Friday, May 3, 2013

CCNA Review 01

It's been quite some time since I last wrote an article and since it's time for recertification, I think it's a good chance to start reviewing on the basics again.

What is a network, again? Network engineers are just like road builders. We've been building these roads since the start of time, and through new technologies we build bigger and faster roads. As a network engineer, our goal is to make these roads as fast and efficient as possible.

Hardware can be made by anyone. Companies can make really fast routers and other hardware, but what makes Cisco stand out is their operating system; the IOS (Internetwork Operating System). Companies are now making their software appear and behave more like IOS, which makes Cisco certification more and more valuable.

Let's now talk about what makes a basic everyday network. The common hardware components involved in modern networks are:

1. Switch - The switch provides local area connectivity. All devices plugged into a switch reside in the same LAN. The LAN provides the most basic form of network communication, allowing sharing of resources (think of resources as data, servers, printers, and so on).

2. Router - Routers are used to interconnect LANs. A router marks the dividing line between networks. The main purpose of routers is to allow communication between networks, but they also provide services like NAT and basic security.

3. WAP - Wireless Access Points allows wireless connectivity (through the 802.11 series of standards). The biggest challenge of WAP in the past was security, but modern security protocols are now secure enough to be implemented in enterprise settings. However, wired access is still the preferred mode of communication for its speed, reliability and relative security.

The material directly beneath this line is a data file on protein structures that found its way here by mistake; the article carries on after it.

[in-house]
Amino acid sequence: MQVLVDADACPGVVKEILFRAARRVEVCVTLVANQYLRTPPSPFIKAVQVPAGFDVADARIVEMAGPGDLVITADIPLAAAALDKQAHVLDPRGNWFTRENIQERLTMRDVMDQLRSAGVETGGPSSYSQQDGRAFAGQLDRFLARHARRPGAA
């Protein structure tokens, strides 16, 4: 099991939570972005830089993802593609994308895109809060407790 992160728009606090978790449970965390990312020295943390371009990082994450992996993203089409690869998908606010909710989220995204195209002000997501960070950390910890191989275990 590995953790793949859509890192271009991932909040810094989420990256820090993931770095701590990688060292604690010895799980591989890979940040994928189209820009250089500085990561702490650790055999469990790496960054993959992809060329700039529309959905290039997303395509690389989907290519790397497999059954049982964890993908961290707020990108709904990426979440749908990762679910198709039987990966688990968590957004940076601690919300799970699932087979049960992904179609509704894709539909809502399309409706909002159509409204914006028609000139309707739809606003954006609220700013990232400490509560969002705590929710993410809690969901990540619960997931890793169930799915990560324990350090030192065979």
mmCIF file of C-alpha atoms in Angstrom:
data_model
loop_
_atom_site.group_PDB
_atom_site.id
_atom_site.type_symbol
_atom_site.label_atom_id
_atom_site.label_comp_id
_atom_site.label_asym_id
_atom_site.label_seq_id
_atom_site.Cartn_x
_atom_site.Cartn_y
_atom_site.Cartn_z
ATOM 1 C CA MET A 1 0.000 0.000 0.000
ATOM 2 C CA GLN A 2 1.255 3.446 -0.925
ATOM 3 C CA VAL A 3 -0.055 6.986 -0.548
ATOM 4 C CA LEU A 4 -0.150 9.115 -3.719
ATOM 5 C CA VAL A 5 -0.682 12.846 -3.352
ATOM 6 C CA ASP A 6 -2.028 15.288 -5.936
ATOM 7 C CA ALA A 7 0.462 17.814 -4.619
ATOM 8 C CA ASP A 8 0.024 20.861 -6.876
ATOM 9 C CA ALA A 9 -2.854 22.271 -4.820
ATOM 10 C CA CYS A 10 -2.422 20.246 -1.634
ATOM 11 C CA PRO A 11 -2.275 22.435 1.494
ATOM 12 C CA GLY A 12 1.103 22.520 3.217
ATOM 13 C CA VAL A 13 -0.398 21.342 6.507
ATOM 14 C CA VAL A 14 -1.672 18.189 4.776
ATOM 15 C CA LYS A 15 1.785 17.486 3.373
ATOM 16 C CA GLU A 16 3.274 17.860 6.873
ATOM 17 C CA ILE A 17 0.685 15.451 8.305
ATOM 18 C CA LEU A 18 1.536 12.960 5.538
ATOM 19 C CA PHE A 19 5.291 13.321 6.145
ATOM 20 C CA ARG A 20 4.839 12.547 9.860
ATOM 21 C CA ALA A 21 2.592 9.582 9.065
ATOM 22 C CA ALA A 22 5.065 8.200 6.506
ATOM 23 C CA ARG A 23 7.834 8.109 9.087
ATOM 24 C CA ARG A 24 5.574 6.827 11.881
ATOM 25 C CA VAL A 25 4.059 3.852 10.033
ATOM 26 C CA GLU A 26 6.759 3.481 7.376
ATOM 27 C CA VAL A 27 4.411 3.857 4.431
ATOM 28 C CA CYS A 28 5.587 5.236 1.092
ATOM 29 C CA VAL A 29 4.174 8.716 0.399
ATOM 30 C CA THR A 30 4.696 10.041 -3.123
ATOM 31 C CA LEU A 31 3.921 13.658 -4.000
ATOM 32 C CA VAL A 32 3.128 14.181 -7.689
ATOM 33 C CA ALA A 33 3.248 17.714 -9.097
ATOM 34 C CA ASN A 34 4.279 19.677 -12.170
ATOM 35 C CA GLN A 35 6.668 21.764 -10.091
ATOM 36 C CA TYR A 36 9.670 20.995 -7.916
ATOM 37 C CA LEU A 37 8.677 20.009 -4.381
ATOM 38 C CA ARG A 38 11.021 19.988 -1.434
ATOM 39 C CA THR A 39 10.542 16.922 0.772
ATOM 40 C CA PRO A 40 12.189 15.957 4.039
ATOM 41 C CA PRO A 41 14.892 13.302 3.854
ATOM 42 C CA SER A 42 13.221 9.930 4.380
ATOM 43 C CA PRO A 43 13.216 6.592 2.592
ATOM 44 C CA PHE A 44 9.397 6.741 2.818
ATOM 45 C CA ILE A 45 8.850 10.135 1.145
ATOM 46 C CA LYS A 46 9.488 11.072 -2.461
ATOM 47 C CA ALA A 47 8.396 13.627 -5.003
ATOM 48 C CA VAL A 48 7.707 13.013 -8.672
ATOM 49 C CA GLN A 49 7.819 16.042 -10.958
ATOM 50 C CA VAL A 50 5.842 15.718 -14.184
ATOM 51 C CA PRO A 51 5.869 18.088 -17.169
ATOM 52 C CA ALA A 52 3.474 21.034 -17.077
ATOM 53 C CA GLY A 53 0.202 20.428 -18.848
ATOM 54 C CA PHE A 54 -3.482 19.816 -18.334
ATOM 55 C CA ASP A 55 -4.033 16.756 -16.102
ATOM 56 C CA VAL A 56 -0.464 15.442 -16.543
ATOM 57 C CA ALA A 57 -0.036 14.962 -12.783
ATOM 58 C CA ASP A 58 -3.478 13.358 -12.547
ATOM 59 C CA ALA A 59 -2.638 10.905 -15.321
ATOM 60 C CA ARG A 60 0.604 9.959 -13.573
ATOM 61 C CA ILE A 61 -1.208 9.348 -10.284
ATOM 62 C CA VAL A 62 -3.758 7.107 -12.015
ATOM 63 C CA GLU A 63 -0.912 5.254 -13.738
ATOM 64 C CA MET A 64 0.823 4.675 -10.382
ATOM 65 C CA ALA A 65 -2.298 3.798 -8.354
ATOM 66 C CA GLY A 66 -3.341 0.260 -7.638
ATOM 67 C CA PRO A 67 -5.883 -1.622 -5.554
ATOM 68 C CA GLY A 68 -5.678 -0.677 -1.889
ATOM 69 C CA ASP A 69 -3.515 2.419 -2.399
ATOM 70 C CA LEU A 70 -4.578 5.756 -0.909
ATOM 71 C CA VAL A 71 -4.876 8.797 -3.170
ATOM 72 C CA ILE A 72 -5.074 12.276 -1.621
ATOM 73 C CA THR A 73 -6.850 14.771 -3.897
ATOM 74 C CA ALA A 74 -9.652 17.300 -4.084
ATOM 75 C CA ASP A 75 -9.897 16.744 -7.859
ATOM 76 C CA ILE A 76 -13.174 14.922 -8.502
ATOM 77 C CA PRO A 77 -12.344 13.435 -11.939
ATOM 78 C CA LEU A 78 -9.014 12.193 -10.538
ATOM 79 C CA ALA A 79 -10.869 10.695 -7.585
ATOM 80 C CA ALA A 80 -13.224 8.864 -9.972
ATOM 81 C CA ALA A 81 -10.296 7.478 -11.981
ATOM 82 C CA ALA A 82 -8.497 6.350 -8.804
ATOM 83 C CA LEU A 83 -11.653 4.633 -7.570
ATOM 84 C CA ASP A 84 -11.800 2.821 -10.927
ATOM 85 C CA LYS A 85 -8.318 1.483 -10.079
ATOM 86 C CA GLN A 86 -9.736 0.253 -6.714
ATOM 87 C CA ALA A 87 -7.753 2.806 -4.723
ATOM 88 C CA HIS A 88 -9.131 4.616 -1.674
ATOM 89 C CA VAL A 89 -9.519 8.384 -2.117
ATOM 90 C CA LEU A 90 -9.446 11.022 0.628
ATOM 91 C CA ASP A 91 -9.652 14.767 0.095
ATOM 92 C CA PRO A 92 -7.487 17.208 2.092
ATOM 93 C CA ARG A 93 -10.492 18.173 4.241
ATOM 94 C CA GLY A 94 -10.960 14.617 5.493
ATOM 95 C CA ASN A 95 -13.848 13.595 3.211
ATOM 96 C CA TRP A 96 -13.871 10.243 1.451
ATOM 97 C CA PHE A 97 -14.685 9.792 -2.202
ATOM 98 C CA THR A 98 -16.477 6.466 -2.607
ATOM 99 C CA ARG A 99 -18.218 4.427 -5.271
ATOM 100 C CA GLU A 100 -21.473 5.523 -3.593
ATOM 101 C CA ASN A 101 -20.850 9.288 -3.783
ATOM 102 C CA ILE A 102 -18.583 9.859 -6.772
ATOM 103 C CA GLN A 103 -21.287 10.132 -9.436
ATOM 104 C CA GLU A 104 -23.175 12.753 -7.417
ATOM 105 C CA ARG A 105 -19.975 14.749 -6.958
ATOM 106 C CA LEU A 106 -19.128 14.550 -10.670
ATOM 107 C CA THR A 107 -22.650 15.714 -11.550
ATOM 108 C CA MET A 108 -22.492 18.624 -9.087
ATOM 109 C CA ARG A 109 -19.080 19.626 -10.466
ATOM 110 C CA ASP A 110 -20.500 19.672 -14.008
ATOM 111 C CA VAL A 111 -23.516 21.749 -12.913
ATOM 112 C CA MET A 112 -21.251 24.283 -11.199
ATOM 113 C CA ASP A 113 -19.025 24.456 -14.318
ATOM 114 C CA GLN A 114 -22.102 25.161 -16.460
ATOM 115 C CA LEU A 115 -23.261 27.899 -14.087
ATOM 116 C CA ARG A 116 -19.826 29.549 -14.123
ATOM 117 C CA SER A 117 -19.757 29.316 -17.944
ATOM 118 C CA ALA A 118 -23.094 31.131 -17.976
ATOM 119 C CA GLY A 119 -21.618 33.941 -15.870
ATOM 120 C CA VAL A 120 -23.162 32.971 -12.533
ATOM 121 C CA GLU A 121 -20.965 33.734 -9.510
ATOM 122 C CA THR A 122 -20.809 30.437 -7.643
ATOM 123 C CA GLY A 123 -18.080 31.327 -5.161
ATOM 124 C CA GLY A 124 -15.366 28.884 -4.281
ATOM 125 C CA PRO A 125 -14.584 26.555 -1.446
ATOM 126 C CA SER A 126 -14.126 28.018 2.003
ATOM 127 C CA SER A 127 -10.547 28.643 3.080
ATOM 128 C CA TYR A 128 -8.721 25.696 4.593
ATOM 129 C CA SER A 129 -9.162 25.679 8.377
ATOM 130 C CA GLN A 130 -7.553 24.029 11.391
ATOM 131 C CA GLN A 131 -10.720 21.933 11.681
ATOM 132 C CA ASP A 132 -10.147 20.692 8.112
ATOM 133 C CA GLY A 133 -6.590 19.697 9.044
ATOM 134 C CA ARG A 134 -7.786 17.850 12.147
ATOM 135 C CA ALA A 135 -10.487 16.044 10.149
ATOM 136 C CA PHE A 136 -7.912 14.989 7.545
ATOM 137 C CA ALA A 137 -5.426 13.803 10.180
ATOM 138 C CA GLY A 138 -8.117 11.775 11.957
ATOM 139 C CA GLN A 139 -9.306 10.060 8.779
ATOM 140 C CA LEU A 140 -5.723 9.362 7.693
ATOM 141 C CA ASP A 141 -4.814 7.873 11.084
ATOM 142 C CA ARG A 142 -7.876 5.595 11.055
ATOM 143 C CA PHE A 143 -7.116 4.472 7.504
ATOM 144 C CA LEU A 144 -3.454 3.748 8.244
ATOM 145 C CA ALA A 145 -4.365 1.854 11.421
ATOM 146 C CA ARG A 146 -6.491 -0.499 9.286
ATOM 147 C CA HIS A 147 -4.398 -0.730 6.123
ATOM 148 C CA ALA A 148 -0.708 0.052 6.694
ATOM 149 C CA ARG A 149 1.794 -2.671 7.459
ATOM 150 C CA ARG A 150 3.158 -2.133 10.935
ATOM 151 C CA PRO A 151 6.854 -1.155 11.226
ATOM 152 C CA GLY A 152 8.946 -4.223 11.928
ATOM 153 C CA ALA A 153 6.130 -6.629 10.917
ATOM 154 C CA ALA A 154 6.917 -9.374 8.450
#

4. Clients and Servers - These are the actual users of the network.

Network equipment are usually of standard sizes called Rack Units. Racks and equipment have RU ratings. A 24 RU rack can hold 8 switches of 3 RU. Racks typically have attached patch panels, which aid in cable management and organization.

The most common type of LAN is the Ethernet LAN. The most common Ethernet LAN cable is Cat 5e. These cables terminate with an RJ-45 connector. Cat 5e cables consists of 4 twisted pairs, and if crimped properly in the correct order, create an RF insulation field which allows maximum speed connectivity up to 100m. The common cable wirings are: Straight, Crossover and Rollover. The two standards for wiring are T568A and T568B.

Fiber is now more prominent in our everyday networks with the introduction of OpenNET. Fibers make use of light to communicate, which are much less prone to interference. These cables come in Single- and Multi-Mode types. The Single-Mode fibers are glass fibers which allows transmission of light across miles before requiring regeneration/repetition. The bandwidth allowed on each fiber cable is extremely high due to the number of ways we can exploit light, and newer light modulation techniques are being constantly designed.

In some older commercial networks we could encounter serial connections. Routers are connected to a CSU/DSU connected to wall ports, which is akin to a modem for serial connections. These are slowly being replaced by Ethernet fiber.

When we talk about data speeds in network, we need to know the units of data size. The smallest unit of representation is a bit, which has two states (0 or 1). When you put 8 bits together, you get a byte, which is equivalent to an ASCII character. A kilobyte is a 1024 bytes. A megabyte is 1024 kilobytes. Following the megabyte is the gigabyte, terabyte, petabyte, exabyte, zettabyte, yottabyte, brontobyte and gyopbyte. The world had 160 exabyte of data in 2006, 500 exabyte in 2009, and in 2012 the world was estimated to have 2.7 zettabytes of data.